systemd journal logs take a lot of space after a while. Let’s wipe them out!

First you might be interested how much space journal actually takes:

# journalctl --disk-usage
Archived and active journals take up 72.0M in the file system.

Now you know whether that’s too much or not. In case it is, use --vacuum-size option to limit the size of the log (everything above will be deleted). Here is me running the vacuum with 10MB limit:

# journalctl --vacuum-size=10M
Vacuuming done, freed 0B of archived journals from /var/log/journal/d0c1c31ca63b4654a92792c004b69295.

As you can see no space was freed up in my case. Why is that? Reading up the man page reveals that running –vacuum-size= has only an indirect effect on the output shown by –disk-usage, as the latter includes active journal files, while the vacuuming operation only operates on archived journal files.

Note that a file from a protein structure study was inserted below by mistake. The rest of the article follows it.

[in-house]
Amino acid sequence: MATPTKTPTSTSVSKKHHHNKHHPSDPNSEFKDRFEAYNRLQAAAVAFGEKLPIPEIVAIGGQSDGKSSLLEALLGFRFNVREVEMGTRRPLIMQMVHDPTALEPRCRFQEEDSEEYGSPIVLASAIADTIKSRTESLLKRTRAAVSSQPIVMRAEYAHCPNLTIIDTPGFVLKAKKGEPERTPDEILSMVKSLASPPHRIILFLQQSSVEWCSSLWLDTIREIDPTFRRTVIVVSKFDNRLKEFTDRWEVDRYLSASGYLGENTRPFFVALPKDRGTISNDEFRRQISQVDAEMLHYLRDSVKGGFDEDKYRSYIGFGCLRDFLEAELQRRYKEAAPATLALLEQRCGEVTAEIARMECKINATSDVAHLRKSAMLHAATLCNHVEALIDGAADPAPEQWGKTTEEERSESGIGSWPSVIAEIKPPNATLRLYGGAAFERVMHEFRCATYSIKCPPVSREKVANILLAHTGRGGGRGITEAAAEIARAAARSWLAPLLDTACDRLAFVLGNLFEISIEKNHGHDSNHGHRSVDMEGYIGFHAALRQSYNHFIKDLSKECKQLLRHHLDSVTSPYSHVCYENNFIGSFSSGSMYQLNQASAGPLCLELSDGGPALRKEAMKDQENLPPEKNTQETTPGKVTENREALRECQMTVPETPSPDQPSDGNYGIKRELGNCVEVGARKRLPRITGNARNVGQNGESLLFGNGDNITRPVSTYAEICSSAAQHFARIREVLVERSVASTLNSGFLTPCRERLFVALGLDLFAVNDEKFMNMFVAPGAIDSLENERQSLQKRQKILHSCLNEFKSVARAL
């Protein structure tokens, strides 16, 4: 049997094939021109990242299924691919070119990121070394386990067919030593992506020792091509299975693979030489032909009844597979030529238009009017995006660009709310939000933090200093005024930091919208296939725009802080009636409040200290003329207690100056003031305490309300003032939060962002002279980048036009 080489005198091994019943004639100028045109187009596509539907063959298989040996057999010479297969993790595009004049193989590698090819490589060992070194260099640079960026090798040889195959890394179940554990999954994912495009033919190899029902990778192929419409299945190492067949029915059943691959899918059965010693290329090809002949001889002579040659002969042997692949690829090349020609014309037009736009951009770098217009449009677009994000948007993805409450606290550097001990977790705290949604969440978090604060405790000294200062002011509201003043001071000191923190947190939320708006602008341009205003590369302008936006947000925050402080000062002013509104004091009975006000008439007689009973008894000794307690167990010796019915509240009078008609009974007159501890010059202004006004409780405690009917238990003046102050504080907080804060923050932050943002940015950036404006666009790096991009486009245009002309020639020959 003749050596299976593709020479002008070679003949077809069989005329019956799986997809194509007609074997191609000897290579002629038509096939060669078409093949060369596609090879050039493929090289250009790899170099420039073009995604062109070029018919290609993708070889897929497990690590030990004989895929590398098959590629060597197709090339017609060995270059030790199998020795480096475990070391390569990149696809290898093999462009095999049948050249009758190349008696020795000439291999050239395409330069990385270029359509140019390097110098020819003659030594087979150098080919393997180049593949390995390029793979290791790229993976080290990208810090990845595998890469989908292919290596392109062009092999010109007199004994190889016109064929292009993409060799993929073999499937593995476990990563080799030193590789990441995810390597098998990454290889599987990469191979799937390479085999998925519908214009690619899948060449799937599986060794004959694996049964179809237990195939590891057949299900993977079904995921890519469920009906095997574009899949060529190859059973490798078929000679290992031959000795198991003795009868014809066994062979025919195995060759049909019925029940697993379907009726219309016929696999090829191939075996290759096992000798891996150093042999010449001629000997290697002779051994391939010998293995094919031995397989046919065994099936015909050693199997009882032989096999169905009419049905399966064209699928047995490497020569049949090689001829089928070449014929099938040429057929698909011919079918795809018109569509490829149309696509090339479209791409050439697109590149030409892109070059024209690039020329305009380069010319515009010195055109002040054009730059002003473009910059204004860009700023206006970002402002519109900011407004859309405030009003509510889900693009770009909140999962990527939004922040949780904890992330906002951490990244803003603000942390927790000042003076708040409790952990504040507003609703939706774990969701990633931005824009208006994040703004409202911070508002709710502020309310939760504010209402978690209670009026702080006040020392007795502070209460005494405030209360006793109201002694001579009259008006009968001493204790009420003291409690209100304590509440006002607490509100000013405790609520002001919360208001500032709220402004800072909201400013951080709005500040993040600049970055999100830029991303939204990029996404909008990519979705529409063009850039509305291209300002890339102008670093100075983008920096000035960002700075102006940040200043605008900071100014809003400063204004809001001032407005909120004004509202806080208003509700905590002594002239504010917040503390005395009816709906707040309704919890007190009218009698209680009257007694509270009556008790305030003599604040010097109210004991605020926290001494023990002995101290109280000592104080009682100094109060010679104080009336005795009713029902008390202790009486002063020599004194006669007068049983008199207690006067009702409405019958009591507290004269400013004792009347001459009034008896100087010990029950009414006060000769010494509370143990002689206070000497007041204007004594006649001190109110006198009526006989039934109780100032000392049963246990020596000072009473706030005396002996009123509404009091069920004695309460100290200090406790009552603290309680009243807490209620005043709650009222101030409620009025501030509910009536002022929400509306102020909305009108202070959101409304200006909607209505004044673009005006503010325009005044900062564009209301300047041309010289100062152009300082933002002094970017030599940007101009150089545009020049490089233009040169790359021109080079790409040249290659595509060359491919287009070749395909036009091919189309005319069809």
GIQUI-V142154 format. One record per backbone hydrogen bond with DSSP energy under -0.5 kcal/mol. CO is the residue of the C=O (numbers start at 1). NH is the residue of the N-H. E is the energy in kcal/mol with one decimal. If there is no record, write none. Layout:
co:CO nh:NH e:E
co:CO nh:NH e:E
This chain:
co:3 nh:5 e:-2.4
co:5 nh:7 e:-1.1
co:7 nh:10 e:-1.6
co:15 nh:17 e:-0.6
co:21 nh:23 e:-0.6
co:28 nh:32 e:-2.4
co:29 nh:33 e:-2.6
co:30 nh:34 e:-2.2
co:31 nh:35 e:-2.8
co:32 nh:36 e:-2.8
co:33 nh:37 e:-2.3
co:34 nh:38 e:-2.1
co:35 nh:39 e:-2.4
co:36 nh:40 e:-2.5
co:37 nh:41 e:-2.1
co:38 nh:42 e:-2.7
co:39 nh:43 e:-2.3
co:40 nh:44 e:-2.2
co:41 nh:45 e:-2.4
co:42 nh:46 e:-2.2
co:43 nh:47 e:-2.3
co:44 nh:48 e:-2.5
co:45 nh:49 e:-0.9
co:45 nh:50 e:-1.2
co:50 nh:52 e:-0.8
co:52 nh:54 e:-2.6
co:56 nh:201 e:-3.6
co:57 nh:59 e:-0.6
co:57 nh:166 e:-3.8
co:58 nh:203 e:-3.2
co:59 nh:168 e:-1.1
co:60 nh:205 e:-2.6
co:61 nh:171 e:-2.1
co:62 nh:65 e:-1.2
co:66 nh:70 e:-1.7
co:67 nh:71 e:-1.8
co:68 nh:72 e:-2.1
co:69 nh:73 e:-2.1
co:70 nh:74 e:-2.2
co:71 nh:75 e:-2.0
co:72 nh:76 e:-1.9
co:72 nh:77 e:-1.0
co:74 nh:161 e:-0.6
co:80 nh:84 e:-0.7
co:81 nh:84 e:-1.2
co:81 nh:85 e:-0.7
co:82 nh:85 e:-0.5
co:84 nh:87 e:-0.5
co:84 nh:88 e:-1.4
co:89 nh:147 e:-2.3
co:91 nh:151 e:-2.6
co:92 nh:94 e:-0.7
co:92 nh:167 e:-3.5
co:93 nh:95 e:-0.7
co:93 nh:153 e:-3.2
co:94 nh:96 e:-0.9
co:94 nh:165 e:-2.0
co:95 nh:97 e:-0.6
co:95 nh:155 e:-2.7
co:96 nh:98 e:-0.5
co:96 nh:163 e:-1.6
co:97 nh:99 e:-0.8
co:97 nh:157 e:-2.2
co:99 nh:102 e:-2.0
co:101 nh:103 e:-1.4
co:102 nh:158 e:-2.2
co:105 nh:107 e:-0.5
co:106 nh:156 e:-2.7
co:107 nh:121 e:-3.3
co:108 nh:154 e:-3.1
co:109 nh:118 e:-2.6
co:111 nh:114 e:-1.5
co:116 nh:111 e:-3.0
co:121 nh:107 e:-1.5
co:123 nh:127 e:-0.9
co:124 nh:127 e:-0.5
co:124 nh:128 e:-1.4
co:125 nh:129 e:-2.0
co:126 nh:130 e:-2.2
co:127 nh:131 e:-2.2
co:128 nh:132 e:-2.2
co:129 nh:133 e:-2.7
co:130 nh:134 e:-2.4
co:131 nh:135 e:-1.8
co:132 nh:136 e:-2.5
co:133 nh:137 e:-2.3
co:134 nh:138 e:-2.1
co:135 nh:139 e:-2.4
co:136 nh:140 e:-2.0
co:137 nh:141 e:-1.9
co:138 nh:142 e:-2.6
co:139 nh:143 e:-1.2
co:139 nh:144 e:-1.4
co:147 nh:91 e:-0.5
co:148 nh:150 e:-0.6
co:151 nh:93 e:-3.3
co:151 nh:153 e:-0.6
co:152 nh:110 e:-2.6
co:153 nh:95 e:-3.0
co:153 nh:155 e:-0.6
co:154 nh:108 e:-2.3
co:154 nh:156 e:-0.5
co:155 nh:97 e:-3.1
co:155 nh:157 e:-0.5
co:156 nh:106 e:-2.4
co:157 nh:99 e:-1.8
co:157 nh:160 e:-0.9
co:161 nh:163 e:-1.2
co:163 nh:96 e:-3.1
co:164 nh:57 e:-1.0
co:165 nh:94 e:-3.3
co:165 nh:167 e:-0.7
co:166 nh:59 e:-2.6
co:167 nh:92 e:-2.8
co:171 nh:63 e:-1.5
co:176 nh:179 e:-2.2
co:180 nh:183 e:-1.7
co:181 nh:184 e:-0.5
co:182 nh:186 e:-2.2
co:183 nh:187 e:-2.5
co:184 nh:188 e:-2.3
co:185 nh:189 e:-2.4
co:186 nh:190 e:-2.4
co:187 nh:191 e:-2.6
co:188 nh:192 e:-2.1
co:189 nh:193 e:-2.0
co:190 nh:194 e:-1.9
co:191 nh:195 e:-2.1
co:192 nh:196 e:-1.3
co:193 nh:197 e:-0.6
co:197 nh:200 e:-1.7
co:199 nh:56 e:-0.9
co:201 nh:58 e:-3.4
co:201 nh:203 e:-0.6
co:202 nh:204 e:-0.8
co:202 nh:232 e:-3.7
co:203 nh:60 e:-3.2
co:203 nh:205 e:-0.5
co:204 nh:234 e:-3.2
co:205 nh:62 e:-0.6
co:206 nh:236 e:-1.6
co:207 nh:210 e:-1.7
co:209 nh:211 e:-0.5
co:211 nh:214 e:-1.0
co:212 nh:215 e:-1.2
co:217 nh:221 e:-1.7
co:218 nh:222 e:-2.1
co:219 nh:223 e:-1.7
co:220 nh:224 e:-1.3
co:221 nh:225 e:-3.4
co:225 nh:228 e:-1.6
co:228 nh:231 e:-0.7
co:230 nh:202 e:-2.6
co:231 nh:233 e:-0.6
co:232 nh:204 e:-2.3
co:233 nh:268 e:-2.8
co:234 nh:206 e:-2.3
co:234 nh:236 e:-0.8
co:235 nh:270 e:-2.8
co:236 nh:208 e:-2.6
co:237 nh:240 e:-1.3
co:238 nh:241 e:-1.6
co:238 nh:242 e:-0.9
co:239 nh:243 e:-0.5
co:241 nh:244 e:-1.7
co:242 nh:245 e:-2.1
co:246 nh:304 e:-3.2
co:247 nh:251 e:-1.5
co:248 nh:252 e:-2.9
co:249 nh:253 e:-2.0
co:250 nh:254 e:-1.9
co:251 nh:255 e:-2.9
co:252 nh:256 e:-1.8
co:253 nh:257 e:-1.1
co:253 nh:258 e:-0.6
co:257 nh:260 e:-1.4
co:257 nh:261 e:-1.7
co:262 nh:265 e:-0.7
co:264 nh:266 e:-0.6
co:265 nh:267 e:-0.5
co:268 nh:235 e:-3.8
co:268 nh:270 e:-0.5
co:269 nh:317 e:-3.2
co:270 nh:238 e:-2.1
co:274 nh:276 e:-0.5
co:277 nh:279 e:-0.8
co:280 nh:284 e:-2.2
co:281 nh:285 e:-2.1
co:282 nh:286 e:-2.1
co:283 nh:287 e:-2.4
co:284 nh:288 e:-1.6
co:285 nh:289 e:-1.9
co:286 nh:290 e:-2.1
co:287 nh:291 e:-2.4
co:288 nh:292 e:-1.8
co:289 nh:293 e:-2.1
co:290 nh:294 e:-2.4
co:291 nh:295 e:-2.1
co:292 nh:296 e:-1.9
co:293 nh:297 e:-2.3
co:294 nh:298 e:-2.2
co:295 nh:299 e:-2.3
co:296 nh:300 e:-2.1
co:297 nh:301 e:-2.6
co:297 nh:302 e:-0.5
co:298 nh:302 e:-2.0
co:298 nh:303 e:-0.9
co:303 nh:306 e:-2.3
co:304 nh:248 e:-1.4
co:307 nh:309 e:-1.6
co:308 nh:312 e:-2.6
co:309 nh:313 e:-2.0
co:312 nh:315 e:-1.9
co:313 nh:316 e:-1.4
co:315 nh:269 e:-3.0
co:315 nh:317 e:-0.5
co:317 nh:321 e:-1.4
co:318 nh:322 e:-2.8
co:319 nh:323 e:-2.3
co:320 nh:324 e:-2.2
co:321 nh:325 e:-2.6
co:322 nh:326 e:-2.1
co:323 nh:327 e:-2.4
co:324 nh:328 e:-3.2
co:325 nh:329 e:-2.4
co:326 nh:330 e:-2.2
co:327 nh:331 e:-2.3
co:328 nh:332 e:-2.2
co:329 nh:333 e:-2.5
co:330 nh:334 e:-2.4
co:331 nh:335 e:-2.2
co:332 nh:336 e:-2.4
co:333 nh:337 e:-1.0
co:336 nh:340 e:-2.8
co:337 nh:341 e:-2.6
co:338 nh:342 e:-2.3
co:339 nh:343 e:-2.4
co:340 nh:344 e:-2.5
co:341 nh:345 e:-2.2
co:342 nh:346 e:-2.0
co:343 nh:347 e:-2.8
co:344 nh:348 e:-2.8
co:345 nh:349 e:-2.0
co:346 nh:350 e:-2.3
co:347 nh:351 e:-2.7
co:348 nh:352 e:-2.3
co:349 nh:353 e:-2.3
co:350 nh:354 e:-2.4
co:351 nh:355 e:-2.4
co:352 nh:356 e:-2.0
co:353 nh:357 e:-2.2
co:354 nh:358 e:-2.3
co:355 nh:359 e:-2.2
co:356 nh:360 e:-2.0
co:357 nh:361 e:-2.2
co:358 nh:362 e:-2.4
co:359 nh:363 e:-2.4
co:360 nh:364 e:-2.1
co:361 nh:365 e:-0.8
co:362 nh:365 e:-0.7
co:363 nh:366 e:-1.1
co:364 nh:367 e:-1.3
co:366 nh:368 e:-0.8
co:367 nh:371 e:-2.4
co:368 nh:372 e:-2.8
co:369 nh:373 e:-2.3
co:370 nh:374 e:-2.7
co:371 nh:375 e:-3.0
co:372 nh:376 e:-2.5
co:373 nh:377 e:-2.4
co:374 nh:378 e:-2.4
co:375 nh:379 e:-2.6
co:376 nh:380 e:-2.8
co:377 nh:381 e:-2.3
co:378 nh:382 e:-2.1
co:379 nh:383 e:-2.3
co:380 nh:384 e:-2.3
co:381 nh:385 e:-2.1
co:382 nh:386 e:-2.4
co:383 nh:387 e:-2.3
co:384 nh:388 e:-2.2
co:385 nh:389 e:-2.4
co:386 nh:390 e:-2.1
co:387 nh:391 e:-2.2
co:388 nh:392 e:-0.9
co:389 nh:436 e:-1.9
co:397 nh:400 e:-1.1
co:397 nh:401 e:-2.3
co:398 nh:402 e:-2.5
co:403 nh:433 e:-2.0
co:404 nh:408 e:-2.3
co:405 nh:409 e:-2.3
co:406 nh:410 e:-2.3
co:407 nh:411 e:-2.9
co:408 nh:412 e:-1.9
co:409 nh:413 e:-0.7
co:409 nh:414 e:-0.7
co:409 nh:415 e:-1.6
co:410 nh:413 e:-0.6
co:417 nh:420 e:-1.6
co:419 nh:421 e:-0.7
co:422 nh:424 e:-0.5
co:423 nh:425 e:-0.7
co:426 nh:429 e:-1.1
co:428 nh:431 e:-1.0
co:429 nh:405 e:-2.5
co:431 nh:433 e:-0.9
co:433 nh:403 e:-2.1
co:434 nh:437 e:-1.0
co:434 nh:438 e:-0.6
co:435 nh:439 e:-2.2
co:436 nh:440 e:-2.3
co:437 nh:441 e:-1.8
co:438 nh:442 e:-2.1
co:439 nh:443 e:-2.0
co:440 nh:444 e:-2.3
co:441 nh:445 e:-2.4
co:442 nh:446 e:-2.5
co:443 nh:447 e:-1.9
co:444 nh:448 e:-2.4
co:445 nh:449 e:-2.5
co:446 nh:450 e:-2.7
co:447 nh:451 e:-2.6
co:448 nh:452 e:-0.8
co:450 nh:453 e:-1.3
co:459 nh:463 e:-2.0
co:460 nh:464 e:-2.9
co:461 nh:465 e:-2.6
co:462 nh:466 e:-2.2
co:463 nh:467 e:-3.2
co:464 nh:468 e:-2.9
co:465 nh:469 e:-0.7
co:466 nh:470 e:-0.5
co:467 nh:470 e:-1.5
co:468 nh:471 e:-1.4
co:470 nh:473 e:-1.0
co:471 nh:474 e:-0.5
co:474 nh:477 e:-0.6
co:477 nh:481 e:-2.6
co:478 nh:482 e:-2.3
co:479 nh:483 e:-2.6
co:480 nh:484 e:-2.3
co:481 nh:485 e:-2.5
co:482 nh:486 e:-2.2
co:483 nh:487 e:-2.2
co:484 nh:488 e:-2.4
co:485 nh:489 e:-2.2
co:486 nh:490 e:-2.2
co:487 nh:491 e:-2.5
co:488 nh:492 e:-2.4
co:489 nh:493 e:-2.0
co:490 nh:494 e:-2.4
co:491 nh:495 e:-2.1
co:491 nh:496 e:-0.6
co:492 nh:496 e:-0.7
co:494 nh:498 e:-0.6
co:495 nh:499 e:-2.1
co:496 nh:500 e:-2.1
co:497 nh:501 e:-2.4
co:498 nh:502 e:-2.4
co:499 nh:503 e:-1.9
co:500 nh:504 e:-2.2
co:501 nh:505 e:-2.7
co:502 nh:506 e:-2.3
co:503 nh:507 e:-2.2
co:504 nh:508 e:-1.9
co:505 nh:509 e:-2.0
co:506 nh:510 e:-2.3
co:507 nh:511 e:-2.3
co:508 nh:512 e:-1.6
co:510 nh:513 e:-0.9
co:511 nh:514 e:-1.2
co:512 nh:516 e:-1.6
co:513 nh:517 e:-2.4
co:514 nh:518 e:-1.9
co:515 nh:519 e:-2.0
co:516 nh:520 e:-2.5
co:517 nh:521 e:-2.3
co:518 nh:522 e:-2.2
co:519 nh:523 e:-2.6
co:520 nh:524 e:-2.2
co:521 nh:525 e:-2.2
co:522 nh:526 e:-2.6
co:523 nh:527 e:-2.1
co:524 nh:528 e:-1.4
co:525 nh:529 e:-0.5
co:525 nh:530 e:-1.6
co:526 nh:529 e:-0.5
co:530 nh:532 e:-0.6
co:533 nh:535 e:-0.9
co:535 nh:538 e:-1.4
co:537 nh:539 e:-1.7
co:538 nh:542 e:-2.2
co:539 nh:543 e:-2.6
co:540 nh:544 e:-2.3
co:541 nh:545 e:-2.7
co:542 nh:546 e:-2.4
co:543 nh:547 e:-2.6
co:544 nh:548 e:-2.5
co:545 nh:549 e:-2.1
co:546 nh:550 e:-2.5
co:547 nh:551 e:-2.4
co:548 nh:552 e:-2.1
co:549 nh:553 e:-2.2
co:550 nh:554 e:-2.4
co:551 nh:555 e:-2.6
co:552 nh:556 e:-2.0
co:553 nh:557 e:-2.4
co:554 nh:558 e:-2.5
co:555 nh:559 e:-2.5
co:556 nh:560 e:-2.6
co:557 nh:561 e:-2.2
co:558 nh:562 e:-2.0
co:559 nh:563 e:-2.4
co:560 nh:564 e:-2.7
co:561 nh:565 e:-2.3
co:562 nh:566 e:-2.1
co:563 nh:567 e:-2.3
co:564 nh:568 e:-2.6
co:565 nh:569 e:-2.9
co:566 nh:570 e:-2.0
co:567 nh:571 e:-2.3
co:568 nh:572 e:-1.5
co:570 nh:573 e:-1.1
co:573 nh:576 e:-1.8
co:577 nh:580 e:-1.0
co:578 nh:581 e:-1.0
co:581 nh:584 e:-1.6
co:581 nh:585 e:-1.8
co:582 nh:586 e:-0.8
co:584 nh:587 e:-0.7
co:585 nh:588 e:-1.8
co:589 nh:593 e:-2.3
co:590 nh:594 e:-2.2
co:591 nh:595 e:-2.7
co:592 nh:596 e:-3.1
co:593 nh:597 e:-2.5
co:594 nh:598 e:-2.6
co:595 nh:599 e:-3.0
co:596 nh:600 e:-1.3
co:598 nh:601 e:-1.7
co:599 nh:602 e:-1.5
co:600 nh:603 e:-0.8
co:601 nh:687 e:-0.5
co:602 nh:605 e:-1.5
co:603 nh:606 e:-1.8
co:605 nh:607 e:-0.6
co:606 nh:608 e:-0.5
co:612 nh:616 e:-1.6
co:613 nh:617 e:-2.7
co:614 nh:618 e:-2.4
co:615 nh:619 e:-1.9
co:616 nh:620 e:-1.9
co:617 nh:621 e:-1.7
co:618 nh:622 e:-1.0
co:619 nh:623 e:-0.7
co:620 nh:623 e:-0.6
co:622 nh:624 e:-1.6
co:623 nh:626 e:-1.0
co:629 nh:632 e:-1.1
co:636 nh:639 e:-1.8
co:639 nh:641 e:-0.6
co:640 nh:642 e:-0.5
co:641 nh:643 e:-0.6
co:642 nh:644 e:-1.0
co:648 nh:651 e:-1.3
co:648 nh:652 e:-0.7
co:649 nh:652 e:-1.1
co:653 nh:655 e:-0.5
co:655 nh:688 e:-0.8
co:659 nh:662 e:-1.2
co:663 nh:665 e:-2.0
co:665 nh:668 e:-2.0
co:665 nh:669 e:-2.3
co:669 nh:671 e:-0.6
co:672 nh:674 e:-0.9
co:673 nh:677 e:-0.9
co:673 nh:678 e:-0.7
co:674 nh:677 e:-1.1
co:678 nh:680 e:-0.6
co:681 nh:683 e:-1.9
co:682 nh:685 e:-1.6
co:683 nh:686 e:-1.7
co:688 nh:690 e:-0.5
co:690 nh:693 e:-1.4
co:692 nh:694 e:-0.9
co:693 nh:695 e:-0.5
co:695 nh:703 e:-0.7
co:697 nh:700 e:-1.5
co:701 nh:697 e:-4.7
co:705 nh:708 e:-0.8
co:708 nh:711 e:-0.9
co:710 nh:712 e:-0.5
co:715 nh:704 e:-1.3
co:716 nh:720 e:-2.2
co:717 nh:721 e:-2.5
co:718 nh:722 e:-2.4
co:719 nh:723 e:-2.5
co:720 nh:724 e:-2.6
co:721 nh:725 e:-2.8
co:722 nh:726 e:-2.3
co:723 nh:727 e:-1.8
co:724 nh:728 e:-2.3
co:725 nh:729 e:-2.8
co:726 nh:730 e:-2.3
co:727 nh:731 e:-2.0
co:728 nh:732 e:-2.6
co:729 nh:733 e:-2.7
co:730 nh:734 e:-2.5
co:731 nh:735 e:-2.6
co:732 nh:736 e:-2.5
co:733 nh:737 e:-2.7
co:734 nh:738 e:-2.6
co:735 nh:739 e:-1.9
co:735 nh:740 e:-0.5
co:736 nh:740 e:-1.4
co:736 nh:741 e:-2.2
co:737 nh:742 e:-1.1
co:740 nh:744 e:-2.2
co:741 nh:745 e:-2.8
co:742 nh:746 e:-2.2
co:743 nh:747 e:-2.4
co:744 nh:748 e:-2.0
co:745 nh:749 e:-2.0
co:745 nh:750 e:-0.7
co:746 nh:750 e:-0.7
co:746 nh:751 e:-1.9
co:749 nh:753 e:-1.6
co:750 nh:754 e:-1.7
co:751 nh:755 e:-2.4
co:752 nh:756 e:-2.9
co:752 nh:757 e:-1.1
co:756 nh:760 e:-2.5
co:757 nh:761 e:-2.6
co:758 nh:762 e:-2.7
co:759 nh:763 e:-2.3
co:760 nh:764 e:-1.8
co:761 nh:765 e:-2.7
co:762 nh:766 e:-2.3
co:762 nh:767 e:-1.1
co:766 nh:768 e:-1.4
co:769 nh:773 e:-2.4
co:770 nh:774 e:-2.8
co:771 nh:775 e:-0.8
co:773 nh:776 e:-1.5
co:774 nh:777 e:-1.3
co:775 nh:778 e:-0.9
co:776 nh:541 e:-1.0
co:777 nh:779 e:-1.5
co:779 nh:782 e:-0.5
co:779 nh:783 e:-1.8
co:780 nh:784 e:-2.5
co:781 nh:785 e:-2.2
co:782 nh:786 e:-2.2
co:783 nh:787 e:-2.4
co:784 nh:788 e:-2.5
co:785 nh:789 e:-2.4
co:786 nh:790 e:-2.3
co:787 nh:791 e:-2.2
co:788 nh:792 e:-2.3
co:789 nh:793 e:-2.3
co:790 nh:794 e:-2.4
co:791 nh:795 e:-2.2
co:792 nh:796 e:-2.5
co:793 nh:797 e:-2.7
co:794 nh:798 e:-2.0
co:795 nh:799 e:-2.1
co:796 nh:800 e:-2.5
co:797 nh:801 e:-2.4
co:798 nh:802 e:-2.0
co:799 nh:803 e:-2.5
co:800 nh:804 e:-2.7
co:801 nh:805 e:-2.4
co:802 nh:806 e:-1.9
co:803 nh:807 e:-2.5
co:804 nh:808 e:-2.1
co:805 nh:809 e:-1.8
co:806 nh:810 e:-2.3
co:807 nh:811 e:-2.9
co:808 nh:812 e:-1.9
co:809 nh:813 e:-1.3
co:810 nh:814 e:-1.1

We also learn about --vacuum-time option that limits the vacuum by time (can be combined with the previous option):

# journalctl --vacuum-size=10M --vacuum-time=2d
Deleted archived journal /var/log/journal/d0c1c31ca63b4654a92792c004b69295/user-1000@0005746cd1587966-78bd9d00691c4f53.journal~ (8.0M).
Vacuuming done, freed 8.0M of archived journals from /var/log/journal/d0c1c31ca63b4654a92792c004b69295.

Above I am deleting entries older than 2 days.

But what about those active files you ask? We need to rotate the log first with journalctl --rotate:

# journalctl --rotate
# journalctl --vacuum-size=10M --vacuum-time=1s